Photograph of German literary critic Walter Benjamin.

Walter Benjamin

(1892 - 1940)

In 1928, when he was in his midthirties, Walter Benjamin completed The Origin of German Tragic Drama, a thesis that he hoped would secure him a post at the University of Frankfurt; it was deemed incomprehensible. In 1936 he wrote his most-cited essay, “The Work of Art in the Age of Mechanical Reproduction,” which first appeared in English in a selection of his works edited by Hannah Arendt in 1968. Benjamin died by suicide at the age of forty-eight in 1940 to avoid capture by the Gestapo.

All Writing


In an 1850 newspaper article, Karl Marx declared that “revolutions are the locomotives of history.” Ninety years later, Walter Benjamin countered with a different analogy: “Marx says that revolutions are the locomotive of world history,” he wrote, “but perhaps it is quite otherwise. Perhaps revolutions are an attempt by the passengers on this train—namely, the human race—to activate the emergency brake.”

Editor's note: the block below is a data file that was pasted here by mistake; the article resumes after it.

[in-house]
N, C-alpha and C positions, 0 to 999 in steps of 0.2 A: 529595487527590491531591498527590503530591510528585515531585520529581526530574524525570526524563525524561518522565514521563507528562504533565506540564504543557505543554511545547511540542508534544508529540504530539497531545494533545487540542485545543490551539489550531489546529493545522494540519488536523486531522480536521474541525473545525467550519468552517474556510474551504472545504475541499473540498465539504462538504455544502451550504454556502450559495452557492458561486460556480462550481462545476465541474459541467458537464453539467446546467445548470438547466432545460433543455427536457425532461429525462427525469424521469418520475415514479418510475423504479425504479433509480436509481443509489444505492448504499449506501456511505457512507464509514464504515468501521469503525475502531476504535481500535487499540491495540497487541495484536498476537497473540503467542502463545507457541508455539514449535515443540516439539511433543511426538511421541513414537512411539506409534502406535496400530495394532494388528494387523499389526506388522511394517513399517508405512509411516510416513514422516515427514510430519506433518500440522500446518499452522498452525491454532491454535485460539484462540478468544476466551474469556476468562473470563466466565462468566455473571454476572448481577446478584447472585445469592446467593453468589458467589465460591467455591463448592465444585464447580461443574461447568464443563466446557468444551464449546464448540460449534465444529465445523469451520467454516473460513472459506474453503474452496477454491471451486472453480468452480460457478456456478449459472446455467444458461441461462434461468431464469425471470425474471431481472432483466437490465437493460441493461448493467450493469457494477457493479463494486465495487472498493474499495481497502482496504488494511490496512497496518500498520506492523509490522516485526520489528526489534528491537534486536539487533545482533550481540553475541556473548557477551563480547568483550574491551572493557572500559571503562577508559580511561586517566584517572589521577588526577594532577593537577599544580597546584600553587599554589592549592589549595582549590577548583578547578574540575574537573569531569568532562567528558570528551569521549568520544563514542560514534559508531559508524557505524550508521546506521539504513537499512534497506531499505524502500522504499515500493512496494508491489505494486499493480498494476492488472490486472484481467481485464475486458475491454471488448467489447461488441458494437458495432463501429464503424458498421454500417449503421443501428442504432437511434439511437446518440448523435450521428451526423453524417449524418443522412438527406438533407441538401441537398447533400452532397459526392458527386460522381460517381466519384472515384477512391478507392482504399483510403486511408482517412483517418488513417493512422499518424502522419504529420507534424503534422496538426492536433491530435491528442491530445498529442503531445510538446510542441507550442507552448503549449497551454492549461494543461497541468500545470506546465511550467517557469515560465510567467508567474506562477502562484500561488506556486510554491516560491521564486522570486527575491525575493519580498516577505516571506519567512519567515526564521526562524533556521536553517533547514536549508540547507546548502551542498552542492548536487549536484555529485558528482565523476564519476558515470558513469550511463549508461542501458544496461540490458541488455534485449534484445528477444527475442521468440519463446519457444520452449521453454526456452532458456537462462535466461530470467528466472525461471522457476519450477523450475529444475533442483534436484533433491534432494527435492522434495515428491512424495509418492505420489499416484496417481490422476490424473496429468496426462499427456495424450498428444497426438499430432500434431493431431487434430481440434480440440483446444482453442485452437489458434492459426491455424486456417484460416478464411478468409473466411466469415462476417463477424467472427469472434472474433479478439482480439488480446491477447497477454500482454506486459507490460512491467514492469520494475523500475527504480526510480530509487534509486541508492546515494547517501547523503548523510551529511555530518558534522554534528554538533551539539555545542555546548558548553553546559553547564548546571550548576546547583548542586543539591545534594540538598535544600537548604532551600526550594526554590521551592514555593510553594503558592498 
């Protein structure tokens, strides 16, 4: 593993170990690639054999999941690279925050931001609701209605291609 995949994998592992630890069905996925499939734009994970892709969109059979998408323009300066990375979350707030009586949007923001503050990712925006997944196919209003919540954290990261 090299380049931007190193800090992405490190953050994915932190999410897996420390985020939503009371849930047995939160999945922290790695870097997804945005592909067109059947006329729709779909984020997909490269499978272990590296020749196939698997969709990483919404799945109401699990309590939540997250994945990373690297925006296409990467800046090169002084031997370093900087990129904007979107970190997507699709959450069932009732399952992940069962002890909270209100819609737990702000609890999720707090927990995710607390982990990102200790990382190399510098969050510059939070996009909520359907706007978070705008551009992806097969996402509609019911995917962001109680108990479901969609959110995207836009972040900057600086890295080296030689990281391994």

The day unravels what the night has woven.

—Walter Benjamin, 1929

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